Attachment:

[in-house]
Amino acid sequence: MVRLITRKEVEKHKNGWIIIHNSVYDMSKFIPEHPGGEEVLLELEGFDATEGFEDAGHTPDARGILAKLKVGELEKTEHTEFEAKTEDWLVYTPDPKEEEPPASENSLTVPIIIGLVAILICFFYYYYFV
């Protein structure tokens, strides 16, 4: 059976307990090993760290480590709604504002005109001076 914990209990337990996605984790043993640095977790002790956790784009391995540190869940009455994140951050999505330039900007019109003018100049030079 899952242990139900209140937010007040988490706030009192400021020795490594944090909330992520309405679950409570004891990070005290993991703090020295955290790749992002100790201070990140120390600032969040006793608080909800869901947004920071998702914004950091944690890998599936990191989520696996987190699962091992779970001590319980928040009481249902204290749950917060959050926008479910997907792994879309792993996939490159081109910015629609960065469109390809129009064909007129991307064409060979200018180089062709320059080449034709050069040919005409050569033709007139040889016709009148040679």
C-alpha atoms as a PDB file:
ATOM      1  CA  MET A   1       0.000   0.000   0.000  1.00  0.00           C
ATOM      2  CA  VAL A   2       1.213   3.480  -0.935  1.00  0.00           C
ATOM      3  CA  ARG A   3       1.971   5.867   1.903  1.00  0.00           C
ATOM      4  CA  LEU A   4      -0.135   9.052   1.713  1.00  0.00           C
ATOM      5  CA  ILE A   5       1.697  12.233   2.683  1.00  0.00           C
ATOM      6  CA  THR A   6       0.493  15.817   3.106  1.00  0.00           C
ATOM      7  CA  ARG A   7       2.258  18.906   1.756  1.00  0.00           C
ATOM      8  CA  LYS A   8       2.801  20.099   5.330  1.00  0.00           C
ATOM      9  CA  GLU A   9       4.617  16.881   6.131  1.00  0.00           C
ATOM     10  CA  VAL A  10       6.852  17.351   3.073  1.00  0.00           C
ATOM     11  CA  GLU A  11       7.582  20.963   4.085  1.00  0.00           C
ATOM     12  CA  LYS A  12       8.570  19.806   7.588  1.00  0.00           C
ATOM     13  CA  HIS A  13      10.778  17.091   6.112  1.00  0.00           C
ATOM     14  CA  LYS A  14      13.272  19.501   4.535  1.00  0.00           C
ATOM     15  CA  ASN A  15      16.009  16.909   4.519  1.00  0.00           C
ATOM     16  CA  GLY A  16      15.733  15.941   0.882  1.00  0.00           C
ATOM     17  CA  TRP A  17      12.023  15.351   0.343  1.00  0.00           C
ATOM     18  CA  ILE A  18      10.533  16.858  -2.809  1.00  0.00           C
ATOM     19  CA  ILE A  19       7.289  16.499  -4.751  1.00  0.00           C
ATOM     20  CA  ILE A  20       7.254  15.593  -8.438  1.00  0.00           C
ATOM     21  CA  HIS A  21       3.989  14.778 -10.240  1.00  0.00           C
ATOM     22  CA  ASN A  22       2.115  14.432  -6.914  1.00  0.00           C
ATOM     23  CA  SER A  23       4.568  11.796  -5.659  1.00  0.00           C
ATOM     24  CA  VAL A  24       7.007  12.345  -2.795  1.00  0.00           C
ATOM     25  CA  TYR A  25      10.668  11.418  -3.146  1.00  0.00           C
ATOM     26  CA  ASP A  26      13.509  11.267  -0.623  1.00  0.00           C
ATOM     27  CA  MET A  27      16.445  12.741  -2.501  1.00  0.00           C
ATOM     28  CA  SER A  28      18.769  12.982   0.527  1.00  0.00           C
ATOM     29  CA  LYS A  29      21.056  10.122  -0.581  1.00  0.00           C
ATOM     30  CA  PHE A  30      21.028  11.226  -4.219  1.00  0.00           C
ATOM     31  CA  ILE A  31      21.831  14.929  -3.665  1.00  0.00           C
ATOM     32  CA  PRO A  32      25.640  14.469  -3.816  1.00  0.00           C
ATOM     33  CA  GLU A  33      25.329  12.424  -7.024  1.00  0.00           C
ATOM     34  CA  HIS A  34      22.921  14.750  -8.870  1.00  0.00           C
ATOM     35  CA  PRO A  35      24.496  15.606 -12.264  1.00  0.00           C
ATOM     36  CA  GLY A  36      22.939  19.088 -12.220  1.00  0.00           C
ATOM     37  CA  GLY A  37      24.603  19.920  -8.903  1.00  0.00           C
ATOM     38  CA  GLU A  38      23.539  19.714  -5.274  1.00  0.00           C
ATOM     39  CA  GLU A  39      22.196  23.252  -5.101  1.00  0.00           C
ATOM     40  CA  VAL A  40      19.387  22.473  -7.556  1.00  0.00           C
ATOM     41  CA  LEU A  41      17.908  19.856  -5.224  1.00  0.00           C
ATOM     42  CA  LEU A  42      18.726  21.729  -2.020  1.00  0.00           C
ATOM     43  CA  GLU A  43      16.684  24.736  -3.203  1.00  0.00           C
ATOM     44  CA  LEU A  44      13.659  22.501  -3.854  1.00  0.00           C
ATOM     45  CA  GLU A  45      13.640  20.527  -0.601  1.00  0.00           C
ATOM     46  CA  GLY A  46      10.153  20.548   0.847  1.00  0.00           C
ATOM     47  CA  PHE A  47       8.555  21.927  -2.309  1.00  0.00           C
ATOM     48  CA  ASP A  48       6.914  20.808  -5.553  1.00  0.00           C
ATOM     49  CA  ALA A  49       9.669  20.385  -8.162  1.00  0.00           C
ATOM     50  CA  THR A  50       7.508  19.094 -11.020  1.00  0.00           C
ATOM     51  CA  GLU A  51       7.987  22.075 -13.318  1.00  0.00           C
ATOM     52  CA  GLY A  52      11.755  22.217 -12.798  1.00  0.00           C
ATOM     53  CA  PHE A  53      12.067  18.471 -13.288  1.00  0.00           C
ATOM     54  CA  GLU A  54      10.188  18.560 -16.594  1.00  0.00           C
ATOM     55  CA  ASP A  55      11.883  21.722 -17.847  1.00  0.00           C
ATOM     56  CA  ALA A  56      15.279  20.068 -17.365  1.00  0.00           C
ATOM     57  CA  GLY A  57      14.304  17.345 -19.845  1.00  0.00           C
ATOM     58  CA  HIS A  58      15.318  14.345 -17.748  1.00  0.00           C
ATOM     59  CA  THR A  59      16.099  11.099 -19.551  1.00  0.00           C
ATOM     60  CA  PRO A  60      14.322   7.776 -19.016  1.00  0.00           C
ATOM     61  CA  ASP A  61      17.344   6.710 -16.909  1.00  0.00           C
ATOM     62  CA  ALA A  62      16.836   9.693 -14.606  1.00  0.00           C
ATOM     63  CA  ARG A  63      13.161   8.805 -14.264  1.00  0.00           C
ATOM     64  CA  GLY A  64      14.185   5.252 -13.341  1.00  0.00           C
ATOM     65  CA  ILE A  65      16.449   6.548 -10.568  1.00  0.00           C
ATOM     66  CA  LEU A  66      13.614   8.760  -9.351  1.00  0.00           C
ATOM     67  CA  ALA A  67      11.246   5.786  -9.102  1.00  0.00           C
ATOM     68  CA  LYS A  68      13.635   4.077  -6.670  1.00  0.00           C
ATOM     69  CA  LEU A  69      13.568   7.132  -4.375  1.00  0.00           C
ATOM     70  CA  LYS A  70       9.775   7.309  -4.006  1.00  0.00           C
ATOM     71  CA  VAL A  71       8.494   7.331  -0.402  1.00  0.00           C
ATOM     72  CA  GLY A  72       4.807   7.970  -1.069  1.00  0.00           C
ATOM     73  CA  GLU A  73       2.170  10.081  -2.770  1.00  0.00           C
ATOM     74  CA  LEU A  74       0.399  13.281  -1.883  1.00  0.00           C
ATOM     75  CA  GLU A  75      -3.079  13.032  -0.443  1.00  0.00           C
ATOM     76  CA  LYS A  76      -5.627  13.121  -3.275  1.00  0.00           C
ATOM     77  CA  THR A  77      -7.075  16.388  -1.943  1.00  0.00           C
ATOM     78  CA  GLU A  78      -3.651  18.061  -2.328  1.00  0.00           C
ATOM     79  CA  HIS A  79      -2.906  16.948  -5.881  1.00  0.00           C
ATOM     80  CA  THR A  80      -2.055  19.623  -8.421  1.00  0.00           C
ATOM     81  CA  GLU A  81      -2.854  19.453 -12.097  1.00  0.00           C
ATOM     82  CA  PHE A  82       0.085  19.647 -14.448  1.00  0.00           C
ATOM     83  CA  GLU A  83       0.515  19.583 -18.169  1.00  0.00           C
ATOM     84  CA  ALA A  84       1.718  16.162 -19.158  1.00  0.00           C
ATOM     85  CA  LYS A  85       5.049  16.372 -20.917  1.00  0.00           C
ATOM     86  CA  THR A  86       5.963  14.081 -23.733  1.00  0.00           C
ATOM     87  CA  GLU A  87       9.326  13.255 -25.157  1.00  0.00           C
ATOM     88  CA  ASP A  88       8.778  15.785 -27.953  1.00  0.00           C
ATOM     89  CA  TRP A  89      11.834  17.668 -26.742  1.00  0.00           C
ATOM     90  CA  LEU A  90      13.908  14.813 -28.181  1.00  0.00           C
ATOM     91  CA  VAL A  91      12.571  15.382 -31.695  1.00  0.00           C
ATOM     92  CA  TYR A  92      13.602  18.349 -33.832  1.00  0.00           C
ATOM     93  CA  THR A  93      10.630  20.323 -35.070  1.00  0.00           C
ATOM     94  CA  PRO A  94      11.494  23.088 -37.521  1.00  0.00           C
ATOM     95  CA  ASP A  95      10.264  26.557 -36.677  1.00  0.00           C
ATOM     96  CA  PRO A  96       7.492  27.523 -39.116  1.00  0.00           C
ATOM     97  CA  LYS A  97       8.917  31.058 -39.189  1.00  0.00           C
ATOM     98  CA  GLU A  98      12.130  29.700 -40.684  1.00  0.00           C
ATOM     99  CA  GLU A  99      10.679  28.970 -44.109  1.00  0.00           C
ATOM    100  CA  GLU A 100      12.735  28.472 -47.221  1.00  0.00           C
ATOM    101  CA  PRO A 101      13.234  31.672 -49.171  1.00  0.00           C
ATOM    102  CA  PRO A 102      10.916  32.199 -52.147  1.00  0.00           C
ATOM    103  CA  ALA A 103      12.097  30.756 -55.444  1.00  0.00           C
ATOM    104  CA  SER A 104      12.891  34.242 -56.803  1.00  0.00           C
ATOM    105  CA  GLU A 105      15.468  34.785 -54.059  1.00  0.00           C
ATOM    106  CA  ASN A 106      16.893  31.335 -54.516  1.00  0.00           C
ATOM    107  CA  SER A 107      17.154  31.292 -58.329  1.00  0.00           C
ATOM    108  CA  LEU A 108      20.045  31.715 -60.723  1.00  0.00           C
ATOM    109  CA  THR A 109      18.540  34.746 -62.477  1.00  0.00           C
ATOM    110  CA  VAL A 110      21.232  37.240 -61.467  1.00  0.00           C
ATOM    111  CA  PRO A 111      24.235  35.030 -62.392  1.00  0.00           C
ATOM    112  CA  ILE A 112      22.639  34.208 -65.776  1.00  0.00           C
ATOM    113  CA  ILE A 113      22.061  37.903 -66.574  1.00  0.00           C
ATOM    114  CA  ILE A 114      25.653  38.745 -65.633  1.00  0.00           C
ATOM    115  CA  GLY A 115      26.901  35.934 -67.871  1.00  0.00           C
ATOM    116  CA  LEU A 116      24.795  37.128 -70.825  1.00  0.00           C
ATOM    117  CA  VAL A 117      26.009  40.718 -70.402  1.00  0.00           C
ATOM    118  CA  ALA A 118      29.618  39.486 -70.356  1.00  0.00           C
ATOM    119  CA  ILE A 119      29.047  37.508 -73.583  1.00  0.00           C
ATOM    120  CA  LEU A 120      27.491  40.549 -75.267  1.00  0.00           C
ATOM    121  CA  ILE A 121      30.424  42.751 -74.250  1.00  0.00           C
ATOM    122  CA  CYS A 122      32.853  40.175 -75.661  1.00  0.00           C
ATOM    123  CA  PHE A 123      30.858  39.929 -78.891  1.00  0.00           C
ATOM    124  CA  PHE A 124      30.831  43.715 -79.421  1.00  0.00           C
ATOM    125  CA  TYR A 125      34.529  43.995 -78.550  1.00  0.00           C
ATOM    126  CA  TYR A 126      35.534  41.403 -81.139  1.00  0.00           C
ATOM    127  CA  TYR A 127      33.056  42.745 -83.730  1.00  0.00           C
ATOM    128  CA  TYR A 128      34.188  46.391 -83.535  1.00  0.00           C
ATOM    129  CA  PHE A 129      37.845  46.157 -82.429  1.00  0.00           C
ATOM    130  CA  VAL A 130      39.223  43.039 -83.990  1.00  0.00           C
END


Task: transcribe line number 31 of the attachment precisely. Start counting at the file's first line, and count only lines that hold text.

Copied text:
ATOM     27  CA  MET A  27      16.445  12.741  -2.501  1.00  0.00           C